Divide Your Small Business in a Divorce: What You Need to Know

It can be tremendously rewarding to build a business with your spouse, but it can also be devastating if you are going through a divorce. Small business owners must carefully assess their financial condition to determine how their business can be divided and what options are available, unlike many couples who simply have to worry about splitting up a household.

Depending on your business, there can be different possibilities since not every approach will work for every divorce. Your best action is to speak with a divorce lawyer in Andover, MA, about the situation.

What Constitutes a Marital Asset?

According to Massachusetts divorce rules, unless they are divided in a pre-or post-nuptial agreement or if you brought the assets into the marriage, all assets acquired during a marriage are by default regarded as marital assets. This means that even if your spouse has no involvement in a firm you created during your marriage, your interest in it is still regarded as a marital asset. This implies that the firm might be subject to equitable distribution in a Massachusetts divorce. Of course, your spouse would have a bigger share in the company if you established it together.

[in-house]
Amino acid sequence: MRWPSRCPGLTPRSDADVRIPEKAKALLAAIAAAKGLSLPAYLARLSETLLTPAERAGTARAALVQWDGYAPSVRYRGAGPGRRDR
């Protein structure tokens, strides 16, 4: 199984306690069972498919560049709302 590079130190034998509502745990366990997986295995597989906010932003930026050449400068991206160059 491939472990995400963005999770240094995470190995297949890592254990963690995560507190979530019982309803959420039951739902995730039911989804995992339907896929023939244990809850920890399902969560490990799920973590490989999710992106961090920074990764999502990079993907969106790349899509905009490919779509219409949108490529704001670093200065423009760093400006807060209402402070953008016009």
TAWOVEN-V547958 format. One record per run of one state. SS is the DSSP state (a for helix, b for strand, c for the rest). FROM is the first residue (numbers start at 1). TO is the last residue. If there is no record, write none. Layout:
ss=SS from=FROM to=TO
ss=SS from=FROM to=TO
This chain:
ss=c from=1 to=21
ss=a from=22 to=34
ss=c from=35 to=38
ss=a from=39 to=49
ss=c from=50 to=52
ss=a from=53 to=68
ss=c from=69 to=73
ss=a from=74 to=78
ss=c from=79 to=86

These arrangements, whether pre- or post-nuptial, can assist in separating your business from your marital assets. These agreements typically offer small business owners legal safeguards after a divorce, while the courts may still carefully scrutinise them and deliberate over their legitimacy. If you have one, you should speak with a lawyer right once to find out if it will prevent your company from being divided in the event of a divorce.

Methods for Dividing a Business

There are typically four ways to divide a corporation during a divorce:

  • The hardest part for you may be selling the firm and dividing the assets, although doing so might be easier if you sell the company for its total value. 
  • Buy your ex out: Alternatively, you could need to buy your ex out of the company if you want to keep it.
  • Sell your share: The alternative situation is also a possibility. Perhaps you are prepared to launch a different company or enter a foreign market.
  • Share the business: Although it is frequently the most challenging option, some divorcees may choose to share the business. Legal contracts specify who oversees what aspects of the company or the regions you both intend to operate.

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